There are few enough times to be able to see how your drop in the communal bucket moves your community towards a common goal. With the countdown clocks and donation counters on Launcht-built sites, it is easy for clients’ donors to see that they are part of a community, and part of a solution.

Nothing matches that.


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Crowdfunding on Campus: Part 2

Colleges and universities around the country that have incorporated crowdfunding into their traditional fundraising efforts have seen the benefit that the model can bring to their students, alumni and other donors.

Earlier this year, Vassar College used a Launcht crowdfunding package to raise nearly $150,000 in a single-day alumni giving campaign. In Vassar’s case, the goal wasn’t as much a dollar amount as it was a number of donors, and the campaign was just as successful in that regard, drawing in 1229 donors representing every class since 1945.

Others are finding out just how flexible crowdfunding can be.

Colby College and the University of San Diego are using the Launcht platform to hold business-plan competitions. Meanwhile, the University of Vermont worked with Launcht to hold a forum for student-run initiatives to raise funds directly.

Whatever their angle, these platforms have the added benefit of forming a direct connection between student projects and the donors that they hope to attract. Alumni and other donors can be assured that their donations are directly benefiting students and, as a result, feel more involved in the campus community.

Check out how Launcht can help you bring crowdfunding to your campus.


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Two Years Since JOBS Act Signed – Americans Still Waiting for SEC to Allow Average Citizens To Participate in Equity Crowdfunding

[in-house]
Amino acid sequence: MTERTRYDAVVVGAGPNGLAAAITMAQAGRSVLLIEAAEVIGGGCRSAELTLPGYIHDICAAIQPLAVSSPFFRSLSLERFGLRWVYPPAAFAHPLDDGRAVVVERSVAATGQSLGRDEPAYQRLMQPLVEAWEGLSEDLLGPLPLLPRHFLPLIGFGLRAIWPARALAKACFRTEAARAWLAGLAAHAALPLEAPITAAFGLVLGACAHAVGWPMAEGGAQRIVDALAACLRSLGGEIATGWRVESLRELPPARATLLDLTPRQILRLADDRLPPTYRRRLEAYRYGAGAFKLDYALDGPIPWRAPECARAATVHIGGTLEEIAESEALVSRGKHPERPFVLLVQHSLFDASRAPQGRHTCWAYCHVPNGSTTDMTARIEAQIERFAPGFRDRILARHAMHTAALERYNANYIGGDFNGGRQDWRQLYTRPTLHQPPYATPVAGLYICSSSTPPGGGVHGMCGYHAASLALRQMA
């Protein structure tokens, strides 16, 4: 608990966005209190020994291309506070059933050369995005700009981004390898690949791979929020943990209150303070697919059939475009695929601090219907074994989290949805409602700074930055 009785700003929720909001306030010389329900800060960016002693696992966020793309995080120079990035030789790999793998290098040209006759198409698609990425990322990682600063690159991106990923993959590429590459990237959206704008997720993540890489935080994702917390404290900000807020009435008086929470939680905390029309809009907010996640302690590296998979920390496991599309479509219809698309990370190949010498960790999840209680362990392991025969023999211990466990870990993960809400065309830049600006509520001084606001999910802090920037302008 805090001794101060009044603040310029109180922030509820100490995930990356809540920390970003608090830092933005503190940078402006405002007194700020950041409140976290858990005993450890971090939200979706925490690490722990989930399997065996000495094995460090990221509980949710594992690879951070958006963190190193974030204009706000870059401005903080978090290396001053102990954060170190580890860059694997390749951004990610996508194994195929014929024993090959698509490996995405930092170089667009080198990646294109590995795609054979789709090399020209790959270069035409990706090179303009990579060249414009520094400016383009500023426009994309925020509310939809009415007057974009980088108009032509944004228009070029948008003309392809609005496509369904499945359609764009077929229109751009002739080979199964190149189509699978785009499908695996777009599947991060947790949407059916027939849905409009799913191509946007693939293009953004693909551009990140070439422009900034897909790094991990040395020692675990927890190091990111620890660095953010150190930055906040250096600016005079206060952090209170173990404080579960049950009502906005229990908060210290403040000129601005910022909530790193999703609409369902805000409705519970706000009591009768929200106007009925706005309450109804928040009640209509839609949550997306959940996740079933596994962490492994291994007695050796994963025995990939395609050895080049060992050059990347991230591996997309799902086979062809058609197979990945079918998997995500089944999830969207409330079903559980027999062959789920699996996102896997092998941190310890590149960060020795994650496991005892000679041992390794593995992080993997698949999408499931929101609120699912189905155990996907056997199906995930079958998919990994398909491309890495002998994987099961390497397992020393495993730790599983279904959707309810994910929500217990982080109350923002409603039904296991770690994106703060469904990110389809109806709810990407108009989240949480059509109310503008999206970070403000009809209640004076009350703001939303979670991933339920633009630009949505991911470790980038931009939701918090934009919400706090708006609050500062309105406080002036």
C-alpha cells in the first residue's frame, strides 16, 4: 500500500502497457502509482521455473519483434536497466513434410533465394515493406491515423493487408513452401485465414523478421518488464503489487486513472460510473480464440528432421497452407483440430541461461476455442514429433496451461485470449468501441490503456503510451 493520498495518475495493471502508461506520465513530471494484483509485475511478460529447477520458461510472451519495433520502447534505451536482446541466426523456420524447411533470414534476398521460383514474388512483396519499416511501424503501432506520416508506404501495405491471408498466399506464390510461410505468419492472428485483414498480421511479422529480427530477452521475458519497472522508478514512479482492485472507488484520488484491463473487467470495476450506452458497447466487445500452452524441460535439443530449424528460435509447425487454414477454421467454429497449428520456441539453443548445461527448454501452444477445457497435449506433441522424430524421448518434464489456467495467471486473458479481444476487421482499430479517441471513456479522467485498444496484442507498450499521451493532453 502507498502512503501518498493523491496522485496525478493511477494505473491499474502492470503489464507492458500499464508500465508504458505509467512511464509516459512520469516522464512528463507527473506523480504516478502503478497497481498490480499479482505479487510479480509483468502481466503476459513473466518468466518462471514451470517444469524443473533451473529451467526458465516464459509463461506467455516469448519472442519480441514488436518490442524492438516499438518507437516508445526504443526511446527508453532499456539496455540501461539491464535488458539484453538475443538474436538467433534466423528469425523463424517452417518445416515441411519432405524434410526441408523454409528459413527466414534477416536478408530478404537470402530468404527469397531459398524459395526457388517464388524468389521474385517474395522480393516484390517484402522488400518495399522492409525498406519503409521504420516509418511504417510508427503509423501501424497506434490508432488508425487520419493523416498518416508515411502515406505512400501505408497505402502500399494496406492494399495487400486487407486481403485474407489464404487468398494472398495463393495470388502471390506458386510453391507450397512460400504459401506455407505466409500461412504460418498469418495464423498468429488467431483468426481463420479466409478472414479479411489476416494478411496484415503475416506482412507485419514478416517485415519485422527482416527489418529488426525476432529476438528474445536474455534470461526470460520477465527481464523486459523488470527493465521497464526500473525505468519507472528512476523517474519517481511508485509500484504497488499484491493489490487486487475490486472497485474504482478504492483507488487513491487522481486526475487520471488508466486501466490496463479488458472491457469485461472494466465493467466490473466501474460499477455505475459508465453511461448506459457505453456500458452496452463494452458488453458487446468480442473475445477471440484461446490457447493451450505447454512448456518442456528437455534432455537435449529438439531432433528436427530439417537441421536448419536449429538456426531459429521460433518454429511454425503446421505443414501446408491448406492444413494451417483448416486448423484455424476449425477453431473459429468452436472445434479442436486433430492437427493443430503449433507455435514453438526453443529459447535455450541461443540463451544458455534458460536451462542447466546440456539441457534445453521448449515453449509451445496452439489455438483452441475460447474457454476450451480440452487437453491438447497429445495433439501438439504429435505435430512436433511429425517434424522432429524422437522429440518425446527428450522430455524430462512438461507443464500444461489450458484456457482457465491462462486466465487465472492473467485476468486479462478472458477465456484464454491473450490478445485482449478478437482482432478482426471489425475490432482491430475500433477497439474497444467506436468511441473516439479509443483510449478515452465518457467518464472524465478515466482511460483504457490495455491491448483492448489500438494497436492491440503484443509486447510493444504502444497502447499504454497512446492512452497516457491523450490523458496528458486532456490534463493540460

Over two years ago on April 5, 2012, President Obama signed the JOBS Act into law.  The goal was to support startups and  small businesses by helping them get access to capital in new ways.  While some parts of the JOBS Act are now in place, the Title III section permitting equity crowdfunding for non-accredited investors is still under review by the Securities & Exchange Commission (SEC).  Title III would permit average U.S. citizens to buy ownership in startup companies through crowdfunding.

I commend the SEC’s intention of trying to safeguard the investing public to the extent possible.   I acknowledge that some monetary losses will occur and that some unscrupulous people will attempt to defraud the public.  However, despite these concerns it is past time for the SEC to finalize the Title III rules and release them so that average U.S. citizens can participate in equity crowdfunding…as the wealthy are already allowed to do.

Some might argue that startup firms are risky and that average citizens should not be allowed to take the risk of investing in them.  I completely disagree.  It’s irrational to allow people to enjoy mountain climbing, scuba diving, and skydiving while forbidding them to invest $1,000 in a risky startup company.  I believe in personal freedom and allowing neighbors to invest in neighbors just makes sense.

I recognize that the SEC is coping with complex issues and that some appropriate balance needs to be found that provides reasonable safeguards while granting citizens the freedom to choose their investment. It is also clear that there are thorny details to figure out so that implementation of the rules will establish a viable marketplace. For example, the SEC has to figure out a way to let investors invest through a special purpose LLC and to simplify any long term reporting requirements on the issuers. That said, it’s been two years already and it’s time to move forward.

The Empire State Building was the tallest building in the world for about 40 years and it was built in less than two years.  The Normandy Invasion of World War Two involved over 5,000 ships; over 10,000 aircraft; and over 1,000,000 men.  It took under two years to plan and execute the Normandy Invasion.  The world’s largest cruise ship, Oasis of the Seas carries over 7,500 passengers and crew and was built in less than two years.  All of these incredibly complex projects were successfully completed in less time that the SEC has already spent working on the JOBS Act Title III regulations.

The JOBS Act was intended to support the growth of more businesses to create more jobs and strengthen our economy.  America has a grand tradition of creating new inventions and launching small businesses that spring from garages all across our nation.  Title III of the JOBS Act is the fuel many of these business visionaries need to move forward.  The SEC needs to finish its work so that the rest of us can start ours.